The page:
Known as Petasites hybridus, this shrub grows in wet, marshy parts of North America, Asia and Europe. Multiple studies show its effectiveness in the treatment of allergies. Because the raw plant contains chemicals known as pyrrolizidine alkaloids (PA) that can be harmful, be sure to choose a product that is PA-free. It should indicate this status on the label. Follow package instructions for dose.


Some beneficial bacteria have been linked to the prevention or reduction of allergic reaction. Research published in the International Archives of Allergy and Immunologyfound that Lactobacillus casei reduced nasal and sinus congestion linked to allergies. This study also showed that supplementing with the right probiotic strains can not only heal the intestinal walls and reduce low-grade inflammation in the gut but also prevent, reduce or delay allergy symptoms. L. casei is available in most probiotic supplements.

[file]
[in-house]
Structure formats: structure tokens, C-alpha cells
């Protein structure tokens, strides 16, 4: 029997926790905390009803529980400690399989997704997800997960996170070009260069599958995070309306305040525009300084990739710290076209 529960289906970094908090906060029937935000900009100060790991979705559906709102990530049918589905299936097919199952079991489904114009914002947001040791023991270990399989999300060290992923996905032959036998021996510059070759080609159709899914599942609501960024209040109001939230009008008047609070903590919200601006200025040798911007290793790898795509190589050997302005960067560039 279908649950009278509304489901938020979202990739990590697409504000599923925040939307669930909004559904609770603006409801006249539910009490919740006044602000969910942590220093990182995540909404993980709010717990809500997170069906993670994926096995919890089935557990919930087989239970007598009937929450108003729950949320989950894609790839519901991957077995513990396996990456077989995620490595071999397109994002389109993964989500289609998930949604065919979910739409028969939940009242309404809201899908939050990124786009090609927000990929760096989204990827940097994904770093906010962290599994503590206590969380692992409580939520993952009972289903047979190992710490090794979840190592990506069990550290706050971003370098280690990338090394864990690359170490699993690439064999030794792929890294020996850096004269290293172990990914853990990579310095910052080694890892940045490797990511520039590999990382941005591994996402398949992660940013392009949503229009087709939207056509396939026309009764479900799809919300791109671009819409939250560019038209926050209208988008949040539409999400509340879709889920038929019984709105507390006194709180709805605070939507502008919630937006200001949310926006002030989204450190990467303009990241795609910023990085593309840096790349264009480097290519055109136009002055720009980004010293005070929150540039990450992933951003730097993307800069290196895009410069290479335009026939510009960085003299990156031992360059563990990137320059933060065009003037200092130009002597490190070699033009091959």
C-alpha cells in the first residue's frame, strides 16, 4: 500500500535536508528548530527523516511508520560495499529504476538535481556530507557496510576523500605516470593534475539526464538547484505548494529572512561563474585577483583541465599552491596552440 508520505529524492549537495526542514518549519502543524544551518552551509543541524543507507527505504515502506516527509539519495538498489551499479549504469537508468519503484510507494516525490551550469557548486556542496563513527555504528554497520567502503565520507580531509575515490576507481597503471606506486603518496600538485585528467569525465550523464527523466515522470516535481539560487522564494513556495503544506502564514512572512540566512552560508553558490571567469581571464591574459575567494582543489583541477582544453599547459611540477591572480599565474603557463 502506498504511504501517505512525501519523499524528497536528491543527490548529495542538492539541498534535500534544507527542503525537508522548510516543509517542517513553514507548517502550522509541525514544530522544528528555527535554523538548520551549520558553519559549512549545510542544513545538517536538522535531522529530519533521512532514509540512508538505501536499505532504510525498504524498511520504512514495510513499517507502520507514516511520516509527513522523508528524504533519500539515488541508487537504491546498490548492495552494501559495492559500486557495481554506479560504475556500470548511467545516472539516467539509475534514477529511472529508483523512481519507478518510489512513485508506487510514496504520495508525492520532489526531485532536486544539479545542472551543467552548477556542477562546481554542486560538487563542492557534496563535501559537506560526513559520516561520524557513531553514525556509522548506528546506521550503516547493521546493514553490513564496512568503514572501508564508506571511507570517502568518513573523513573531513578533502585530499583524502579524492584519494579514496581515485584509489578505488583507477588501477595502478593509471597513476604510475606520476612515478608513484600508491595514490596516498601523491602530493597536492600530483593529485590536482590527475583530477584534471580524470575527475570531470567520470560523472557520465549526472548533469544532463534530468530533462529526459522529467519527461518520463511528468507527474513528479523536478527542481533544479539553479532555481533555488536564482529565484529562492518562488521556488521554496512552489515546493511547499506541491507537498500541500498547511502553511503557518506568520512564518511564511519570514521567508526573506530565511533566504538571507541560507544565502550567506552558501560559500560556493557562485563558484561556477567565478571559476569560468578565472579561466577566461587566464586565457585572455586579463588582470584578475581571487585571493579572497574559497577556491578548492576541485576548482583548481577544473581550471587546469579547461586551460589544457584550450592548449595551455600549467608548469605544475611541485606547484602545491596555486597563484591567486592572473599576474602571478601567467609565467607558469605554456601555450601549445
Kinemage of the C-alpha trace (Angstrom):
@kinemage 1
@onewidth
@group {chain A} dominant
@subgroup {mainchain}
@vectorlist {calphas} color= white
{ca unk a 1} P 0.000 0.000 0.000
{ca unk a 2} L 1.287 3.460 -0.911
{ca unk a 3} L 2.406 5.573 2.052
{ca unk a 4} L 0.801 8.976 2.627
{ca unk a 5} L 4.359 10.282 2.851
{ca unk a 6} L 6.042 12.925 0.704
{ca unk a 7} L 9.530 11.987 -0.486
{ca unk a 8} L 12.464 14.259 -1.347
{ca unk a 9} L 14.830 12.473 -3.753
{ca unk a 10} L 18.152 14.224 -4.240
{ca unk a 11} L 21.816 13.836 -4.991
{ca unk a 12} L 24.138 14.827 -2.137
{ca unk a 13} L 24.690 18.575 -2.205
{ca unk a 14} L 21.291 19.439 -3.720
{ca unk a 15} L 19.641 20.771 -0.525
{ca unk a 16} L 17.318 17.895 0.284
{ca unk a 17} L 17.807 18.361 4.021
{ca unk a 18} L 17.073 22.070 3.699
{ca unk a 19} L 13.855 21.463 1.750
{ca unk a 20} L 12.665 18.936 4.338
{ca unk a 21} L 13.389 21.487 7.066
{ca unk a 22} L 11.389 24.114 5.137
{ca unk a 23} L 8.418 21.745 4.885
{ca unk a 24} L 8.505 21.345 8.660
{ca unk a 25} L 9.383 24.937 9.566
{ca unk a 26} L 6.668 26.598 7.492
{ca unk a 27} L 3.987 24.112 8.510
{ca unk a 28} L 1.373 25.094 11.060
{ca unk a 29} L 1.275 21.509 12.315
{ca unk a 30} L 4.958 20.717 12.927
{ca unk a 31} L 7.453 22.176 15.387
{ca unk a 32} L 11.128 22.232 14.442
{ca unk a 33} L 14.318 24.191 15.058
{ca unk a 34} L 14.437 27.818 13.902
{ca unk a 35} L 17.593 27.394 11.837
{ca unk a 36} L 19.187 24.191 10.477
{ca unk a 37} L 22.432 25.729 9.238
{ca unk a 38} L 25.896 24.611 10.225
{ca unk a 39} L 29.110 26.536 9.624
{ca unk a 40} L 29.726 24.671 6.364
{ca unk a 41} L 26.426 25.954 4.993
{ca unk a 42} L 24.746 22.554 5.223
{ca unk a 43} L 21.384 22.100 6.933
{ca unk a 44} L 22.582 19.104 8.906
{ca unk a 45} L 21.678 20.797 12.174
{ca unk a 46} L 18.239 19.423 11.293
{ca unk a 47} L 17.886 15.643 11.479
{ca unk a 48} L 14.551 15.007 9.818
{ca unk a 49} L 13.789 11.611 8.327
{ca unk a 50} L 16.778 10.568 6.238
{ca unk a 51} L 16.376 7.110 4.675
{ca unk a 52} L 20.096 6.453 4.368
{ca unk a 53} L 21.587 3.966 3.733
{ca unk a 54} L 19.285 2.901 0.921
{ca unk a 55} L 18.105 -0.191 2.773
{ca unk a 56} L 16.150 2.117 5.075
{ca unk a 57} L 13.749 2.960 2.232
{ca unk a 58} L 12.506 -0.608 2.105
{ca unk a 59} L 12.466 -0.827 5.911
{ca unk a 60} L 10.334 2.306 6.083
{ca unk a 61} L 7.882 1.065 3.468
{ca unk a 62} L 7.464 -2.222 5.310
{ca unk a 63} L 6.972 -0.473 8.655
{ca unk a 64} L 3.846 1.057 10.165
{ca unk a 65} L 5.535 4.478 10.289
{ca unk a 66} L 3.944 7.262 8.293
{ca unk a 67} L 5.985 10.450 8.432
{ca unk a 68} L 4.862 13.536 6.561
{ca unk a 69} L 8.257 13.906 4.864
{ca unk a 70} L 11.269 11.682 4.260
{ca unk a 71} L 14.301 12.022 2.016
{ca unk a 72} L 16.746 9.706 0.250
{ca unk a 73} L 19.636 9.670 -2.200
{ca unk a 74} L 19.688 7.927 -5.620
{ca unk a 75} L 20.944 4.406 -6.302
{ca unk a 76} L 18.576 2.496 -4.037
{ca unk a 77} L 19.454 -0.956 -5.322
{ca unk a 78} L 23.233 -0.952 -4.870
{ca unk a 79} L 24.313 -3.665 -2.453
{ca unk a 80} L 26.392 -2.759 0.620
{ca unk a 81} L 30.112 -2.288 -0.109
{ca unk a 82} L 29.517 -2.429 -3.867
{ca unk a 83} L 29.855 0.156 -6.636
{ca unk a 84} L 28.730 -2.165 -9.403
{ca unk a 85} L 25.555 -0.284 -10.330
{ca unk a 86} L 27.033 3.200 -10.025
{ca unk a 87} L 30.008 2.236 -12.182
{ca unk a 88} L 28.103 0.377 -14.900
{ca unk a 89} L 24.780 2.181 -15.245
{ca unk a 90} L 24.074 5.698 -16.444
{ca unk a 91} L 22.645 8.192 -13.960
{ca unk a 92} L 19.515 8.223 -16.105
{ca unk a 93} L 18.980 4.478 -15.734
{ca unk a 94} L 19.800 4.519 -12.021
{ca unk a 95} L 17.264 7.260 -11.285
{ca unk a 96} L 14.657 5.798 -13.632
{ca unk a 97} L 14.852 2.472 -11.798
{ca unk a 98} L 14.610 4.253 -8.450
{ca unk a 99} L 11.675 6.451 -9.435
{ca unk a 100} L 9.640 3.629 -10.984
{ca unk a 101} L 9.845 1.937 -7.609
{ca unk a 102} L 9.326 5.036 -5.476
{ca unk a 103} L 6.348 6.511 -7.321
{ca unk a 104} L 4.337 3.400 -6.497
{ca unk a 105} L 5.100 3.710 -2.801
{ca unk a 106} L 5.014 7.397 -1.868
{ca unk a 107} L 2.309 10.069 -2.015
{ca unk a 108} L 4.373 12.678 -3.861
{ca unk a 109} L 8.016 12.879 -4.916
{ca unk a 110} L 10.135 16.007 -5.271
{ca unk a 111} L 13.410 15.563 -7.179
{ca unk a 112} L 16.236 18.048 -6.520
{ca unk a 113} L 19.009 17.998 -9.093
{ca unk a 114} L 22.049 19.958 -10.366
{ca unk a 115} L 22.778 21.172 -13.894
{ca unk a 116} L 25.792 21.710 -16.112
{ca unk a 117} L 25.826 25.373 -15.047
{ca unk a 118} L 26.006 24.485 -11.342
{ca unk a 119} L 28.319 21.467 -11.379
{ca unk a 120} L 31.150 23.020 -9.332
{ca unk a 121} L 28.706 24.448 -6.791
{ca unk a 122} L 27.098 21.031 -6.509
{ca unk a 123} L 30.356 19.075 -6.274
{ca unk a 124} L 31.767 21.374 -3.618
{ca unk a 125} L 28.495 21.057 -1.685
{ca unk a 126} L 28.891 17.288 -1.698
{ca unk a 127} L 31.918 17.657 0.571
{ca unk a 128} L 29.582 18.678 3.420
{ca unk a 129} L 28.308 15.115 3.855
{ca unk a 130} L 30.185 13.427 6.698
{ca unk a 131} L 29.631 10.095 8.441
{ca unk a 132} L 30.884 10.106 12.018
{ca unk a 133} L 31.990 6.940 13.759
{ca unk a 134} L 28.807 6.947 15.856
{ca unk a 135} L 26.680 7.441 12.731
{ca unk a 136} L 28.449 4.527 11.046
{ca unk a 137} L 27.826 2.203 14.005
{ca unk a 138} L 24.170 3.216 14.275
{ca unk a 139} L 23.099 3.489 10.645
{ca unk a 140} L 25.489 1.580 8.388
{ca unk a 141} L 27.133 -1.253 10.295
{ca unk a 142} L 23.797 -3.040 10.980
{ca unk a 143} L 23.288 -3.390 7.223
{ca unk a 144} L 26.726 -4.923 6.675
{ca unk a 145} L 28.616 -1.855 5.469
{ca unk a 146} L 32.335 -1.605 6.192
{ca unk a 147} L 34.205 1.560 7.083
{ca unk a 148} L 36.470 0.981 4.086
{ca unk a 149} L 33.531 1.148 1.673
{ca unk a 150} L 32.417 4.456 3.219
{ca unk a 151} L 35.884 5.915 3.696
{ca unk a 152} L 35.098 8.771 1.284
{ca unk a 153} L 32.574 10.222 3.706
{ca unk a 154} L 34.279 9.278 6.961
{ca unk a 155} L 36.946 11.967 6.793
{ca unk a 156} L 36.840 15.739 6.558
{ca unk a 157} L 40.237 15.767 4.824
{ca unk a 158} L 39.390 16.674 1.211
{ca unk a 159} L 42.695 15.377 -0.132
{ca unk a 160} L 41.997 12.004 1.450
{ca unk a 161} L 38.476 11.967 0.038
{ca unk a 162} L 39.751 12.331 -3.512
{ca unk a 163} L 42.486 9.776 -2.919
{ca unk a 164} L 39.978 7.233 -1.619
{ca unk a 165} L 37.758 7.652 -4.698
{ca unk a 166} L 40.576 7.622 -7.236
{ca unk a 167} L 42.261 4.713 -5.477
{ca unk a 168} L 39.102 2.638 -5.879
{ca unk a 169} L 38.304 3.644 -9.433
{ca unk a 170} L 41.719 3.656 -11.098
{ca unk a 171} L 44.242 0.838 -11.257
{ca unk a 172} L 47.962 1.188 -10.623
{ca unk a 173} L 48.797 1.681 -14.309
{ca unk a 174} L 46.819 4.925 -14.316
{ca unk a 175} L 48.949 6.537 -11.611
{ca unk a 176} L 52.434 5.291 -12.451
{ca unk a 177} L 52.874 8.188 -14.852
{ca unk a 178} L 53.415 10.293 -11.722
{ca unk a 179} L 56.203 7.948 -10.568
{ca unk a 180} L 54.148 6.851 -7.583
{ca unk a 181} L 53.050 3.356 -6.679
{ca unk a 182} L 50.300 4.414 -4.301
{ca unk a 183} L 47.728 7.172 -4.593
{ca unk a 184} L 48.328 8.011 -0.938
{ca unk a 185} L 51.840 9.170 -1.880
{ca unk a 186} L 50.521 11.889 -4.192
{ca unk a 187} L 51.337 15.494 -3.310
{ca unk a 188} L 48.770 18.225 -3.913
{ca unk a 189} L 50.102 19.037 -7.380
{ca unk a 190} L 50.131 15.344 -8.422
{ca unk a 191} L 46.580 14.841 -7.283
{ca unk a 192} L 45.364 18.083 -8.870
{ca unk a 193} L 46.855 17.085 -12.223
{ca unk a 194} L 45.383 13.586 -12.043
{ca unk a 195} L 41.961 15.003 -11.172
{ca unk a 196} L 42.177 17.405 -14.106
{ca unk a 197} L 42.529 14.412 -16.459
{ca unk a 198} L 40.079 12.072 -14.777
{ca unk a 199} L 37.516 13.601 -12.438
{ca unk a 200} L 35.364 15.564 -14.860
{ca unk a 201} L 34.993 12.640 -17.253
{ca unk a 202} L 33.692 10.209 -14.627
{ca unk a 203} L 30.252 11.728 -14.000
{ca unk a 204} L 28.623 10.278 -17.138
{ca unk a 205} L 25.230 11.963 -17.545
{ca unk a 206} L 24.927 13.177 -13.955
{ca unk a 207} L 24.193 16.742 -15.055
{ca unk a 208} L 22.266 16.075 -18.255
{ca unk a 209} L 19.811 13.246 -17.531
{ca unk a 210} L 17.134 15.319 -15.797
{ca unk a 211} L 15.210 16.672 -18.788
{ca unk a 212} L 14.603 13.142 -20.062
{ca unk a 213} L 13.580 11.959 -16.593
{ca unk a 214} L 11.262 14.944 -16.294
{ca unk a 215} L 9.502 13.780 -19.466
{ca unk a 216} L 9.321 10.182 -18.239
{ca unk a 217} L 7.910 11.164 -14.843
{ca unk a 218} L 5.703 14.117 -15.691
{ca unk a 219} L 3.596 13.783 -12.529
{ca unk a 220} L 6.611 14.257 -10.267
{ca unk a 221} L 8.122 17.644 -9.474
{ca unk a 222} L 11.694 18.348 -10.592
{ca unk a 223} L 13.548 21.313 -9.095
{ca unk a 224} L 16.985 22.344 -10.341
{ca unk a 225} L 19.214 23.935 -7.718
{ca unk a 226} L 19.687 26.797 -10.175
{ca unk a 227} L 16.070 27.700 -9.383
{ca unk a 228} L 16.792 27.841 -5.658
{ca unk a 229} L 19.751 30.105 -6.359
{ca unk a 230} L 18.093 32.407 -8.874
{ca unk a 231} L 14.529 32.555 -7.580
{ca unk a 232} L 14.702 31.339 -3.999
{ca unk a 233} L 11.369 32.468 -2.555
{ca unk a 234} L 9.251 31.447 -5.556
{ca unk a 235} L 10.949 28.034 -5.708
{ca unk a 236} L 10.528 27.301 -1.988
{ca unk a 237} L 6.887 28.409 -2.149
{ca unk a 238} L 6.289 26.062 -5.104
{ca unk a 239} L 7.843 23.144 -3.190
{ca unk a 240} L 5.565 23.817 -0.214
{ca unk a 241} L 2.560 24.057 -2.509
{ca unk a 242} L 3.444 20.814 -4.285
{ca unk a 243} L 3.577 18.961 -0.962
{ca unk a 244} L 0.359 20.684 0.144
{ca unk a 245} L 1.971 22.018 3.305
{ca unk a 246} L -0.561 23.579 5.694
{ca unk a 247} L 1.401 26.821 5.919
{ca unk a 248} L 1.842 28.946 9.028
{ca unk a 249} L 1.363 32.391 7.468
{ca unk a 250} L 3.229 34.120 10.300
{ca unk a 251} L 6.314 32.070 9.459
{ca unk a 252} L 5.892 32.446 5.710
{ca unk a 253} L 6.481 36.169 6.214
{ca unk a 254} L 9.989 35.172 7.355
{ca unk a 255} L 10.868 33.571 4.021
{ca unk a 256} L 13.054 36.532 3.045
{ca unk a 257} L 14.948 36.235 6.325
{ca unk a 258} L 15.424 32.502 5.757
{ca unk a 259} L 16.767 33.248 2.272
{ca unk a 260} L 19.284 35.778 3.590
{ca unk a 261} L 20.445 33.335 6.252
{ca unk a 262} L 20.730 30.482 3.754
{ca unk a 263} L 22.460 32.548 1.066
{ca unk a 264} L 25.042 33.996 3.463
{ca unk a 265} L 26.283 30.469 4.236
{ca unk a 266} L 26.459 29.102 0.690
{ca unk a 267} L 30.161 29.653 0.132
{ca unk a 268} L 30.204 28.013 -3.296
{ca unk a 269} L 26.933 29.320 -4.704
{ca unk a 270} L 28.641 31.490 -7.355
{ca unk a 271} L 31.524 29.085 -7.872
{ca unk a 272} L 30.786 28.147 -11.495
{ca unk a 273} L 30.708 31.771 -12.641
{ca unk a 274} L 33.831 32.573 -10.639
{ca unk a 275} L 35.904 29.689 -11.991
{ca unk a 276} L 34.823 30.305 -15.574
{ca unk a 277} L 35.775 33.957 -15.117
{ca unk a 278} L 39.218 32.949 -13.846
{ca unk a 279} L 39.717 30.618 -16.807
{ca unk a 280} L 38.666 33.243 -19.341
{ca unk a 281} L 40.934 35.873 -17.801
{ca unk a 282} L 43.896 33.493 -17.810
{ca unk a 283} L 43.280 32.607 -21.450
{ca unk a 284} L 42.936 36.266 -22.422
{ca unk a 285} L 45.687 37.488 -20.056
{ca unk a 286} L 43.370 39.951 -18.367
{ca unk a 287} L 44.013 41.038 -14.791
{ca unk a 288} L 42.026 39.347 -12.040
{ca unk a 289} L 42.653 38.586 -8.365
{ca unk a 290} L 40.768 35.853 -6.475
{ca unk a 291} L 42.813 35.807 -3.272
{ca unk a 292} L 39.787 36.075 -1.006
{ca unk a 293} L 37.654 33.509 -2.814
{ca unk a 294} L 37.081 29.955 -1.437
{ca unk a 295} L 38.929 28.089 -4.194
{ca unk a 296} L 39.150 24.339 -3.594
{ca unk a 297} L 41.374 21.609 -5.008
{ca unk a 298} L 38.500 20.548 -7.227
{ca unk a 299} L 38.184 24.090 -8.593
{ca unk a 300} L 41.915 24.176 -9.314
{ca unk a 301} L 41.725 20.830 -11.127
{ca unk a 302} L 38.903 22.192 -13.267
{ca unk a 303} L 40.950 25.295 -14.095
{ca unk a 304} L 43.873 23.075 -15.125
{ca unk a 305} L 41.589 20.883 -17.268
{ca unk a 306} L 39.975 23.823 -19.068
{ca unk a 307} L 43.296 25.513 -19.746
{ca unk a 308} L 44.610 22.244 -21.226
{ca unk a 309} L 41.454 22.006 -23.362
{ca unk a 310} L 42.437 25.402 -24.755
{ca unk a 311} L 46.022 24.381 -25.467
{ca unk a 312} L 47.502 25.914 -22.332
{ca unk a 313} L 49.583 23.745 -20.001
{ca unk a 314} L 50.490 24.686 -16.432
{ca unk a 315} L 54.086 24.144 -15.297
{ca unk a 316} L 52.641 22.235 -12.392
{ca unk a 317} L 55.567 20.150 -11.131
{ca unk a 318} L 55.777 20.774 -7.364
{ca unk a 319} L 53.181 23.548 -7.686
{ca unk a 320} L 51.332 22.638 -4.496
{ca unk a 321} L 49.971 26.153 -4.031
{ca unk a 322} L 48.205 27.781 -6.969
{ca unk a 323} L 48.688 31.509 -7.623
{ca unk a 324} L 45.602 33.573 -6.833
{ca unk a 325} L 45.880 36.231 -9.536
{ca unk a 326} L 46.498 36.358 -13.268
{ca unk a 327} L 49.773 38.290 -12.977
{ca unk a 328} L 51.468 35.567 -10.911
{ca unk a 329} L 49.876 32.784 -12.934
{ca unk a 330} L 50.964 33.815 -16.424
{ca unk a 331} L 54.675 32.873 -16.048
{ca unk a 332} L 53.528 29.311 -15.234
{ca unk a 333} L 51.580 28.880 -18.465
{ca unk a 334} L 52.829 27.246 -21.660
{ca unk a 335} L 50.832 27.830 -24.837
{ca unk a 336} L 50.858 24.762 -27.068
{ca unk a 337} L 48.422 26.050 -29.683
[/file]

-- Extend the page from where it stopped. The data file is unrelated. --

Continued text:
Modern research supports the traditional Native American use of the herb nettles to alleviate allergies. In a study published in the medical journal Phytotherapy Research, researchers at the company HerbalScience Group found that nettles worked on multiple levels to significantly reduce inflammation linked to allergies. Unlike many pharmaceutical anti-allergy medications, nettles do not cause heart problems or drowsiness.


Add the Korean condiment to your daily diet to reap its allergy-alleviating rewards. Research in the Journal of Clinical Immunology found that certain lactobacilli found in kimchi could reduce the overreaction of the airways in the lungs.

Of course, if you have life-threatening allergies, you should seek emergency medical help. And, don’t discontinue any prescription drugs without first consulting your physician.